COPENHAGEN (Reuters) - Being Santa Claus is an all-year job if you ask the 150 Santas from around the world who have left Rudolph and the elves at home to make early Christmas preparations at their annual meet in Denmark.
Santas from as far away as Japan and El Salvador are attending 62nd World Santa Claus Congress in Copenhagen, a four-day event where the Santas parade through the streets of Copenhagen, bathe in the sea and compete in a five-match tournament.
The congress, first held in 1957, is always held at the world’s oldest amusement park - Bakken just outside of Copenhagen.
The Santas began the congress amusing tourists at Copenhagen’s statue of The Little Mermaid, depicting the main character from a fairy tale written by Danish author Hans Christian Andersen.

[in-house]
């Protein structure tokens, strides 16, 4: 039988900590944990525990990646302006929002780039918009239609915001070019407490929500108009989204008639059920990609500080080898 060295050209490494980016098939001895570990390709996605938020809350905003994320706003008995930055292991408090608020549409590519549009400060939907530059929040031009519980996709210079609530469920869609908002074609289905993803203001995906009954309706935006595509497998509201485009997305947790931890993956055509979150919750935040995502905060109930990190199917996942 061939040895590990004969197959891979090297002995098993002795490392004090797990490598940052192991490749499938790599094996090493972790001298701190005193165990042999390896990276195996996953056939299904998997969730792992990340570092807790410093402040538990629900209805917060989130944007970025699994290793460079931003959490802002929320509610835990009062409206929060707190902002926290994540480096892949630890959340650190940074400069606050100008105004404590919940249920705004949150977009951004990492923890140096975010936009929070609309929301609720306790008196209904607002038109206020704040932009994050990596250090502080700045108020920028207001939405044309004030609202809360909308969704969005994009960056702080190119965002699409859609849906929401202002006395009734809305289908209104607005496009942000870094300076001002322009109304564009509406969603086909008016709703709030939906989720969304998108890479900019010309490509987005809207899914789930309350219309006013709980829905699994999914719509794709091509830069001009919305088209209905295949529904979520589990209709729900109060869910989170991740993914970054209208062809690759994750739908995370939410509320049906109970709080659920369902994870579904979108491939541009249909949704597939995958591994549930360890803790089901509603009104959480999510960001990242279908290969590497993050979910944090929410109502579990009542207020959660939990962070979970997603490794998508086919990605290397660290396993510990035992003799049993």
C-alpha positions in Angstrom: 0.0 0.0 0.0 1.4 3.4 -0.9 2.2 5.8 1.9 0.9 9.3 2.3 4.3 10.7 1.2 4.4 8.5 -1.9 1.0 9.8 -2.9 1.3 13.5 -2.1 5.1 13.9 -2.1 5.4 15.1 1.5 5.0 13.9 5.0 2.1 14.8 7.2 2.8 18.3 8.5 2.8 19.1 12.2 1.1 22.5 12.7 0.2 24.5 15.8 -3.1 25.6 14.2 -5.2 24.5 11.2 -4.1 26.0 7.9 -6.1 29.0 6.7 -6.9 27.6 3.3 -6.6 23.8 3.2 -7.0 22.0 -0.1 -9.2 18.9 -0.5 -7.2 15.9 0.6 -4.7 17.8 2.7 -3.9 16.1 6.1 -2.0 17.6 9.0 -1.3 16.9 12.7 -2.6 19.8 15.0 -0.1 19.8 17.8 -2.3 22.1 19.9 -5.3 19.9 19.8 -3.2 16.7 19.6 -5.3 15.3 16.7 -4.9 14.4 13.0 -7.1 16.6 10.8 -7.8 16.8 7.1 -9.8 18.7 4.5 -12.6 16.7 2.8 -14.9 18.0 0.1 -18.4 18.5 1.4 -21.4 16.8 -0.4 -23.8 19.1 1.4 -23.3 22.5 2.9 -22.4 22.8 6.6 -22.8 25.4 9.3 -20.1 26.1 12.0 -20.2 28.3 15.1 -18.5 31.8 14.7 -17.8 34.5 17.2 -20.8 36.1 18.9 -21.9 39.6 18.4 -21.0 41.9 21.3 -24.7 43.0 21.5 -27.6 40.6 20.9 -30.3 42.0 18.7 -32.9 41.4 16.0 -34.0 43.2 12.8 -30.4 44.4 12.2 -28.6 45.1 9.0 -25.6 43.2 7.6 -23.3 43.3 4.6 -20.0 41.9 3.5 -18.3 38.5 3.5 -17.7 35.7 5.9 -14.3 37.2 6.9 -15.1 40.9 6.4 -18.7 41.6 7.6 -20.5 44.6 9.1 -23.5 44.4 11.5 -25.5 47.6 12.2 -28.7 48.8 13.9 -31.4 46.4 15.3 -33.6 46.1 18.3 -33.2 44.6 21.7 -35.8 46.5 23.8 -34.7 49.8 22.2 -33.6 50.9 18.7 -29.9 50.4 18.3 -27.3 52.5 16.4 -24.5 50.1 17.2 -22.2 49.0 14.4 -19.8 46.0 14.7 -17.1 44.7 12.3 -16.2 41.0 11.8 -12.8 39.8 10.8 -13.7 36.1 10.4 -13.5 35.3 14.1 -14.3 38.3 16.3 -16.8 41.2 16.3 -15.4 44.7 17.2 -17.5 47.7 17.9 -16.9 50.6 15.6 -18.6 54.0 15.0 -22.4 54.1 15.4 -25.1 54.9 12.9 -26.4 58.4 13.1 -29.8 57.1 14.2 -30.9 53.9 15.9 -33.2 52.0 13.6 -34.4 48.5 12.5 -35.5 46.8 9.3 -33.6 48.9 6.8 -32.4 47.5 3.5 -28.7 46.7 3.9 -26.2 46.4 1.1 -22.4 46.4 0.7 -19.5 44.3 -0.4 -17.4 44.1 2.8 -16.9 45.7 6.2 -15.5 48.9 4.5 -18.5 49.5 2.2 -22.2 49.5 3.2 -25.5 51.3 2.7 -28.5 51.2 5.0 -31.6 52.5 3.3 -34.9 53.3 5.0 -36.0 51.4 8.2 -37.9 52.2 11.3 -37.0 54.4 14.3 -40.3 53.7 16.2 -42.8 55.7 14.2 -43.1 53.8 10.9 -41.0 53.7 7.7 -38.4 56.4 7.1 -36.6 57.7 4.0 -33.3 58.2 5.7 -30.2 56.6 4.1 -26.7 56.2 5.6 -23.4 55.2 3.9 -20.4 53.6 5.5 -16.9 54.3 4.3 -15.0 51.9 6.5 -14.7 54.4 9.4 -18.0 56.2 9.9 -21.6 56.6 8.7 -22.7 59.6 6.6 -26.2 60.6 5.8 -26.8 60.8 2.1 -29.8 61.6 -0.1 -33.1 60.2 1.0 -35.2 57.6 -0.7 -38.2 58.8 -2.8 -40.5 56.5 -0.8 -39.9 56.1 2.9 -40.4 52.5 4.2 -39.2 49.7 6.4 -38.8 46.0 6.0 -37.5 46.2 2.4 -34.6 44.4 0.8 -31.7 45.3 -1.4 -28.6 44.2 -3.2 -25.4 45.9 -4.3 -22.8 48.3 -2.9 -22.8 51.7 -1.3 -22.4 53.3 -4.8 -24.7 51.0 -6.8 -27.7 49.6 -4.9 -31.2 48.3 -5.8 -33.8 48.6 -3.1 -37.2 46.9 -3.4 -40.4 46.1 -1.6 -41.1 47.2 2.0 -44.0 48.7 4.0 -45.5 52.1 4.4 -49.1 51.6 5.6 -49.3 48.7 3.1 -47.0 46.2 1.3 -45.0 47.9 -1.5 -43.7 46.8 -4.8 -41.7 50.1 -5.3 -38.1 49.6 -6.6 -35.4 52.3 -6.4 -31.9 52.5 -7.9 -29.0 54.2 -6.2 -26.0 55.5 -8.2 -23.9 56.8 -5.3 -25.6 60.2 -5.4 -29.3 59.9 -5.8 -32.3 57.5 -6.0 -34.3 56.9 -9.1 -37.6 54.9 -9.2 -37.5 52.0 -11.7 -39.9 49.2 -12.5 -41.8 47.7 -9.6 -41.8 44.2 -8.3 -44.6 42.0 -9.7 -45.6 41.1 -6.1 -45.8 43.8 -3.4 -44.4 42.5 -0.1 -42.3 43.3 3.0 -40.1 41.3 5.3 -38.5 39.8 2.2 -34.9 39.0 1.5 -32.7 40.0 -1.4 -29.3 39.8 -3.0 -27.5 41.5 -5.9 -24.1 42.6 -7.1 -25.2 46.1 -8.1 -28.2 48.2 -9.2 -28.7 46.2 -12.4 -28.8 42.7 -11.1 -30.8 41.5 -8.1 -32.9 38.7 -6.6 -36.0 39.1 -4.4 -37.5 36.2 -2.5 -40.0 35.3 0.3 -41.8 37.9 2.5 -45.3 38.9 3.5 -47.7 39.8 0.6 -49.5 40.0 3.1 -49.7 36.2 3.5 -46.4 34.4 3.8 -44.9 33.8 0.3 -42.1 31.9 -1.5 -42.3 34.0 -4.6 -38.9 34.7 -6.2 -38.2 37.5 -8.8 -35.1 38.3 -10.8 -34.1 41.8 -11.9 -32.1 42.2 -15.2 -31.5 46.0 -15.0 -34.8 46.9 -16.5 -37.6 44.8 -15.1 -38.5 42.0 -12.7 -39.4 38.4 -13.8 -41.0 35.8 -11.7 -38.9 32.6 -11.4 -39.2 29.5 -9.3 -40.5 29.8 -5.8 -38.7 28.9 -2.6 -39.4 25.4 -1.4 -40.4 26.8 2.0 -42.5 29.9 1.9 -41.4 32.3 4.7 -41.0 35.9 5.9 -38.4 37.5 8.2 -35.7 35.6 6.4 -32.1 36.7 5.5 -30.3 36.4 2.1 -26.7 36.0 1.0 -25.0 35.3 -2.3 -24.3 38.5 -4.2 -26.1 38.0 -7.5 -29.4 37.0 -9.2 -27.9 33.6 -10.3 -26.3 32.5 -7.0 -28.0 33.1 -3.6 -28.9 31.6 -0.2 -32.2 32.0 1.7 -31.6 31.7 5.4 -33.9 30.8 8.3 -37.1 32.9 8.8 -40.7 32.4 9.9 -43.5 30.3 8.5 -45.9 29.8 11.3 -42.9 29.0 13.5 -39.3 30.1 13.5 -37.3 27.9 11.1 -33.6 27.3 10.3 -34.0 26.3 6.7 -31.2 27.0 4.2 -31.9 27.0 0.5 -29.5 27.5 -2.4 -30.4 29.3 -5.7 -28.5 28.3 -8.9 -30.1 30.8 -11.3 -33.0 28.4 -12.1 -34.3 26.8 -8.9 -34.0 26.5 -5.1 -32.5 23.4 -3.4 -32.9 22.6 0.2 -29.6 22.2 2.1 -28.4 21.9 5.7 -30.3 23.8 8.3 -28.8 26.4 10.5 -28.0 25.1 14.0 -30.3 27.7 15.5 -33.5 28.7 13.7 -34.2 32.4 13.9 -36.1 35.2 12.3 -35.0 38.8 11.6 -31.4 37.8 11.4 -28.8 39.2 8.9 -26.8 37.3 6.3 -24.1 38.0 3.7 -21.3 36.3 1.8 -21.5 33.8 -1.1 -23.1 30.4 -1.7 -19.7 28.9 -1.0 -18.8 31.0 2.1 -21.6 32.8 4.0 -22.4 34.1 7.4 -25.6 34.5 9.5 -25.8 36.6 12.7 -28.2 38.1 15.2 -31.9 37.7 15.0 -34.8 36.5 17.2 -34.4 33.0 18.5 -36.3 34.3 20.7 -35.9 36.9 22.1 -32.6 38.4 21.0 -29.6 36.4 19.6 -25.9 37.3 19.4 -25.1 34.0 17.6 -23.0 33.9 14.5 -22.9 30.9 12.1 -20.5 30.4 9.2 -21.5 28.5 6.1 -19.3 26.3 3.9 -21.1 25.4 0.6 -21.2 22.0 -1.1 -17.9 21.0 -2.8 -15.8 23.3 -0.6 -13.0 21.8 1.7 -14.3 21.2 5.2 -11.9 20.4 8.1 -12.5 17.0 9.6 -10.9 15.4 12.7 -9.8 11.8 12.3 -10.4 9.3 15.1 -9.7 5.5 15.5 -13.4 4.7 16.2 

With more than five months to go until Christmas, a Danish Santa enjoyed his yearly holiday.
“As you know I am very busy around Christmas, so this is my ‘winter’ break, which I use to discuss important matters with my colleagues and speaking to a lot of kids,” one Santa from the Danish town of Esbjerg, claiming to be 580 years old, told Reuters.
In the Western Christian tradition, different countries mark Christmas on different days, some on Dec. 24, Christmas Eve, and some on Dec. 25, Christmas Day. The celebration date is always a hot topic according to German Santa Wolfgang.
“I know one Santa wants Christmas Eve moved to the 26th, but of course we will say no to that,” he said.
Reporting by Andreas Mortensen; Editing by Frances Kerry
Our Standards: The Thomson Reuters Trust Principles.